Thursday, August 26, 2010

The Challenge of Cost-Benefit Analysis In The Public Sector

Driving through New England the other day, I noticed one of those freeway lanes set aside for "high-occupancy vehicles" -- cars with two people in them; motorcycles, buses. This freeway lane was at least 15 miles long, and included specially-built exit overpasses, so that its ecologically responsible users wouldn't have to work their way through the mass of ordinary folk in the other lanes. There was not a single vehicle using that lane in its entire length.

Now: the idea of these dedicated HOV lanes is to reward people who car pool, making their trips faster by getting them out of the gridlock and speeding them on their way. I can see some value in that; we want to encourage people to car-pool. And I would expect that there would be fewer cars in the HOV lanes than in the other lanes -- if there weren't, HOV lanes would be useless. But there were none. Absolutely none. And where I could see the HOV lanes heading the other direction, I saw not one single vehicle over there either.

There still has to be some kind of cost-benefit analysis given to the construction of these lanes. I find it hard to believe that any serious objective analysis was done. How much does it cost to build a mile of freeway a single lane wide? How much does it cost to build 15 miles of it? How much to build the special overpasses for dedicated use? How much to build the added shoulder and guard railings? How much for the carpool parking lots that are part of the system? (Probably not much for that last one, but something.) And how much does it cost each year to maintain all that added infrastructure?

And how much benefit do we get, from the added productivity of HOV users who arrive at work four minutes earlier, or stay later, or are more alert from a more relaxing commute? How much from the pollutants that were not emitted by the vehicles that weren't used? How much from the unspent fuel? (And note that the benefits from using motorcycles and buses are not properly a benefit of the HOV lane, except to the extent that the presumed faster transit on the HOV lane encourages motorcycle or bus ridership. Neither are the benefits of using hybrid or other low emission vehicles, which in some places are allowed to use HOV lanes with only one occupant.) (And, do these expensive-to-build, expensive-to-maintain roadways actually achieve their stated objectives? The one study I found says not.)

I know there are ways to quantify these things in dollars and cents. I would like to see the calculations, but I suspect either they weren't done, or weren't done properly, or were just ignored in the interest of politics. And I suspect something uglier than mere politics.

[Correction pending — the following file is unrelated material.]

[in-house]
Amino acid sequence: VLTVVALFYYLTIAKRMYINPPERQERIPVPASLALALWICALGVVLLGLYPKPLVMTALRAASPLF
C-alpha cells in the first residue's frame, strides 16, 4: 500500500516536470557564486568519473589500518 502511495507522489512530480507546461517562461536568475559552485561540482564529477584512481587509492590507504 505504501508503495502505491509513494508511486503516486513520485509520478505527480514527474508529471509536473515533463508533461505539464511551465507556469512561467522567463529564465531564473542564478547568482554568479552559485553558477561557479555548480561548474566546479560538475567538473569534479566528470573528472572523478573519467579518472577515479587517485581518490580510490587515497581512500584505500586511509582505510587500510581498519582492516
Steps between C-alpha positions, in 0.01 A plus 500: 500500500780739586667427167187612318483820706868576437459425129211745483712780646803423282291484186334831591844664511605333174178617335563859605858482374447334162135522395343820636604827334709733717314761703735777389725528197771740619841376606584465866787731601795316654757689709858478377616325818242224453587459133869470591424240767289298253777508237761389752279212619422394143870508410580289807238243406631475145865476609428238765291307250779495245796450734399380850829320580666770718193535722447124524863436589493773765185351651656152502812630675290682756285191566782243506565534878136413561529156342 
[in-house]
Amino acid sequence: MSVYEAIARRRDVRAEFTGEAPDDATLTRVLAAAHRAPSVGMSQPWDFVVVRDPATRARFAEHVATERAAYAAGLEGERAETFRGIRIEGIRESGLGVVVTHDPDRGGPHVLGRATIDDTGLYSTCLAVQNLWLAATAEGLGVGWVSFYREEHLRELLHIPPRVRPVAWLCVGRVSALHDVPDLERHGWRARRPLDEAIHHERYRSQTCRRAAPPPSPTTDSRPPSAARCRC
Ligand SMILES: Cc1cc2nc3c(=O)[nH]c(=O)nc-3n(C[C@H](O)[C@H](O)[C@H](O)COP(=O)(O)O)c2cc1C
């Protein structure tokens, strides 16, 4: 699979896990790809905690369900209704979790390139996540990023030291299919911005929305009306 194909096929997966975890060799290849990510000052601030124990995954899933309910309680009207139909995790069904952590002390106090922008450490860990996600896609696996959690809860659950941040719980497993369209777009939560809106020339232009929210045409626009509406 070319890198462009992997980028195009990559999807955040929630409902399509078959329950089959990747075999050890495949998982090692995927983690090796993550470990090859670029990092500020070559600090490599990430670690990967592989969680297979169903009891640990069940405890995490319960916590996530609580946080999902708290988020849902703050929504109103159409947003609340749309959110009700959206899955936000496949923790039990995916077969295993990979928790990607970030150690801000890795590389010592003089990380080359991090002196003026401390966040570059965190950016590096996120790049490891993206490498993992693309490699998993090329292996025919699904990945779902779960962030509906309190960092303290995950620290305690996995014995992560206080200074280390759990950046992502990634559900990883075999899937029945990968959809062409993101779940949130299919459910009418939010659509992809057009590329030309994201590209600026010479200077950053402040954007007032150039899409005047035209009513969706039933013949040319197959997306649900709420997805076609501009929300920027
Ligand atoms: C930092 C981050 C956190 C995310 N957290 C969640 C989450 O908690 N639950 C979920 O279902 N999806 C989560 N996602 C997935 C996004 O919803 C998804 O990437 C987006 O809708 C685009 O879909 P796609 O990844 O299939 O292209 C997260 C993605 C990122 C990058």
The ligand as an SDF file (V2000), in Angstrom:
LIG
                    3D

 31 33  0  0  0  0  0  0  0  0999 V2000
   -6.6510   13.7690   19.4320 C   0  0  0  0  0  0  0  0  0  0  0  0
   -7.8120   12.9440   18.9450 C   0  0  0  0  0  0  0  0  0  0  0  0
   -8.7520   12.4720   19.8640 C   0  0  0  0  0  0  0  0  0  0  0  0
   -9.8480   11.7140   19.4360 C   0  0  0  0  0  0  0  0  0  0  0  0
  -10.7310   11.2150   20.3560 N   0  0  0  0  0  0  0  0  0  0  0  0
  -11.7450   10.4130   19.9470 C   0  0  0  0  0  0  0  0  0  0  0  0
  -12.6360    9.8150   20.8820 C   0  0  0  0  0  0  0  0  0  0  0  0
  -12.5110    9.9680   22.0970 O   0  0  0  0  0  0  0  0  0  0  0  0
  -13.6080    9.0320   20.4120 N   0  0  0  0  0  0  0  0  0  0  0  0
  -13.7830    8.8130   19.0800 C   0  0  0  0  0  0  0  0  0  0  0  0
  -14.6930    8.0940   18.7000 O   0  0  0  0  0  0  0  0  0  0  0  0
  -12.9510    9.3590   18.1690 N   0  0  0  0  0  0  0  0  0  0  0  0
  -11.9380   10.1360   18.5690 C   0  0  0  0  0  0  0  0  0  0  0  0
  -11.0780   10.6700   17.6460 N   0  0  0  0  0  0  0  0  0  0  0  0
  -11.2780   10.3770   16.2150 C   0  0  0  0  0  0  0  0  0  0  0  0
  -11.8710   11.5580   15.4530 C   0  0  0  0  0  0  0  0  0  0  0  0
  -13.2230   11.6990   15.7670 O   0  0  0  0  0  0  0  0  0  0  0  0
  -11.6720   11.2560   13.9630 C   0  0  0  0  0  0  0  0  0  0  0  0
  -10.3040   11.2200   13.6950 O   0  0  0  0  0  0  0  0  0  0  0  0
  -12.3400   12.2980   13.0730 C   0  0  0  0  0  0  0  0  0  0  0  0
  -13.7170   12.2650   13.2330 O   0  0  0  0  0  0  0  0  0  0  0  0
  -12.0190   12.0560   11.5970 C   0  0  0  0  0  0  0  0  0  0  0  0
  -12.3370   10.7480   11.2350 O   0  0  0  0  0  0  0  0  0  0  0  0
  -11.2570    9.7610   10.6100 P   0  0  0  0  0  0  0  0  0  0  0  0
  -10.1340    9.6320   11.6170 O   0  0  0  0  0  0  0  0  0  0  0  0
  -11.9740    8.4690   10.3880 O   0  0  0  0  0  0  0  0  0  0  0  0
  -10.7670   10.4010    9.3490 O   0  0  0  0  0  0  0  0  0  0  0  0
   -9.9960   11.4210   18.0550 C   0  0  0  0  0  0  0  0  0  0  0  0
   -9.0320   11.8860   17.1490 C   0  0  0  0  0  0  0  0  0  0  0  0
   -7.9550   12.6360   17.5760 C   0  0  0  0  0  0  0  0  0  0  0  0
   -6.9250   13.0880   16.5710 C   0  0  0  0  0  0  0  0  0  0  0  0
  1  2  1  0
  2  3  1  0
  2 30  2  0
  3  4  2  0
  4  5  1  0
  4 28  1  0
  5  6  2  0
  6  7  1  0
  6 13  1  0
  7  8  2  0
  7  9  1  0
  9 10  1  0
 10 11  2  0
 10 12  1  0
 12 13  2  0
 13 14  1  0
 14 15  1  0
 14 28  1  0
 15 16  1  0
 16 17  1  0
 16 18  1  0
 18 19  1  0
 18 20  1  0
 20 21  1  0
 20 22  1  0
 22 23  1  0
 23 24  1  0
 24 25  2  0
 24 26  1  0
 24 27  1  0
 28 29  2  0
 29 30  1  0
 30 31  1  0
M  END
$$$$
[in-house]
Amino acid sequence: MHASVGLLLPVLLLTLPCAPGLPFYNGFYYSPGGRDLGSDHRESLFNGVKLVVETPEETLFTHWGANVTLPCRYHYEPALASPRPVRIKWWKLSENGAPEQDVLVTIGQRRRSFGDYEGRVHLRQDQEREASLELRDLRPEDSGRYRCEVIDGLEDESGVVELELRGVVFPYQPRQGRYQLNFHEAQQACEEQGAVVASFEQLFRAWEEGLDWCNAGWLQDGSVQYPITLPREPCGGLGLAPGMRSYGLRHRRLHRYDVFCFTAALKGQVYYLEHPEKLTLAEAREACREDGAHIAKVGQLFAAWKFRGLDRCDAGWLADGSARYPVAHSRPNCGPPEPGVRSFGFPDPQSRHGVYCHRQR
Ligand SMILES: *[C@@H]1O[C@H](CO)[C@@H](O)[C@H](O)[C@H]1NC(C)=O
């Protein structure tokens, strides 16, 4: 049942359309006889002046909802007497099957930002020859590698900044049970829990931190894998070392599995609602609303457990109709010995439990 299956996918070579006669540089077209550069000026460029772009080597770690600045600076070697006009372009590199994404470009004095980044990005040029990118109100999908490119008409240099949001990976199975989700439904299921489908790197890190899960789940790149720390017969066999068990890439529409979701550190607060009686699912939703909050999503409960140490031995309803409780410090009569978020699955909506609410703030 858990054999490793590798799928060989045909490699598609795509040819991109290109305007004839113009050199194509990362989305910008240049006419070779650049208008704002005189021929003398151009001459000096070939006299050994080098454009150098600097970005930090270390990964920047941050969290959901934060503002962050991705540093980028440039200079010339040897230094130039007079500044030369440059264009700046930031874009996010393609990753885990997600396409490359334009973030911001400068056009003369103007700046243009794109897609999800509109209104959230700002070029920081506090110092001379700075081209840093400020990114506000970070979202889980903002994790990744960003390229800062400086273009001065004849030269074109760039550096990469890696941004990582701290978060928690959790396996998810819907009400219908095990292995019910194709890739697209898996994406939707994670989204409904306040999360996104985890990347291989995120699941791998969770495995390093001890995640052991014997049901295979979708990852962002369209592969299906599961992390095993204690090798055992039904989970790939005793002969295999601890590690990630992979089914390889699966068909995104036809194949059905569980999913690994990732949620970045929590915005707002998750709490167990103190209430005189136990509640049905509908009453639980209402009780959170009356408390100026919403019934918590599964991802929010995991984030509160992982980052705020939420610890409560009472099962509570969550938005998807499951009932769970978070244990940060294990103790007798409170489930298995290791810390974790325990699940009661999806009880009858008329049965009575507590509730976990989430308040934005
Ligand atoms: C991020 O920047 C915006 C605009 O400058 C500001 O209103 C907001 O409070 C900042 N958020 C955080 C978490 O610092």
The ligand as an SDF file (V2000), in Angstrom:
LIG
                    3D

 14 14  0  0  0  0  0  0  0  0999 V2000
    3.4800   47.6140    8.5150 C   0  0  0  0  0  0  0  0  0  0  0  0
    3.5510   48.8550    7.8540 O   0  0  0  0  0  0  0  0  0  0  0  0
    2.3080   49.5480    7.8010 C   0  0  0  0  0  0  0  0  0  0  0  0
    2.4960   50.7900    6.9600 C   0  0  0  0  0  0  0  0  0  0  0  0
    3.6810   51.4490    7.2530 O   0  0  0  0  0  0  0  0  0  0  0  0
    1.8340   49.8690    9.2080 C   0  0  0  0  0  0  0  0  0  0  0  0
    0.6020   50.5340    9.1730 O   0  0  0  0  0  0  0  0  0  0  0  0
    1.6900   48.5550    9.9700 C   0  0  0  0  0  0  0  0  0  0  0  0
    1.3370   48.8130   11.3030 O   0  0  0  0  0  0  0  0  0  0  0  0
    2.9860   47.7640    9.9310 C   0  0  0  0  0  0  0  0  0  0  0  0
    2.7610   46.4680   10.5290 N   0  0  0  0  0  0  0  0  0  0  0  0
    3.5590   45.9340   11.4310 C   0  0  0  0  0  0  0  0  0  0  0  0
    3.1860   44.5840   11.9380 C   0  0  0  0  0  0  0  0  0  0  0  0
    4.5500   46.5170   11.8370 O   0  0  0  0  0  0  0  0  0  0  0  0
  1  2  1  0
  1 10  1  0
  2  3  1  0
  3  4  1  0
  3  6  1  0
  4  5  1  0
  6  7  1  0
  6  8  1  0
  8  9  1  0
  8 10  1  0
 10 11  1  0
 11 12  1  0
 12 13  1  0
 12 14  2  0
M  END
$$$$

I've seen these HOV lanes all over the country, and in Canada. In some places, mostly in the very largest sprawling cities, like Houston and Phoenix, they seem to get enough use to justify the cost. I say "seem" because, again, I don't have any quantitative basis for analysis. There are others, as in Tampa and Minneapolis/St. Paul, that are toll lanes ("HOT lanes"), sometimes with no charge to high-occupancy traffic, reducing (or, theoretically (though I bet it hasn't happened since the old Dallas-Fort Worth Turnpike was paid off) eliminating) the cost to the public. But if you take it that frequently-used HOV lanes are worth their cost to society, while underused HOV lanes are not, then I would say from what I've seen around the country that HOV lanes are too often a waste of money.

In a representative democracy, we elect public officials to oversee the answering of such questions. We all know these representatives are subject to all of the failings of ordinary mortals, but still we expect them to husband public resources the way they would their own. We expect them to use due care in deciding what project is a good investment, and what project is not.

Sometimes they will get it wrong in the analysis. Sometimes the information provided to them will be incorrect, or incomplete. Sometimes it will be lies and sometimes they won't catch those lies. Sometimes they will be influenced by the desires of the loudmouth segments of their constituencies: the special-interest groups, the lobbyists, the organized groups of citizens who care a great deal about issues that most of us think only modestly important. Sometimes they will be influenced by corrupt influences, generally either money, power, or sex. Sometimes they will just exercise poor judgment, and sometimes they will just be stupid. They are, after all, ordinary mortals themselves, and in theory their failings will be dealt with at the next election.

1 comment:

  1. Another observation: last month I was in Houston, and happened to be strolling across the Southwest Freeway near downtown, where in addition to the eight regular lanes they have a reversible HOV lane going down the middle. It was just at the tail end of the afternoon rush hour, about 6.30 pm, and in the eight or nine minutes I stood on the bridge, watching, I saw exactly two cars come down the HOV lane. Makes me wonder if anyone has ever calculated how much of the lane's cost of installation and operation (they have to pay somebody to make sure the entrance gates open and close properly up and down the length of the lane) can be apportioned to each actual use of the lane.


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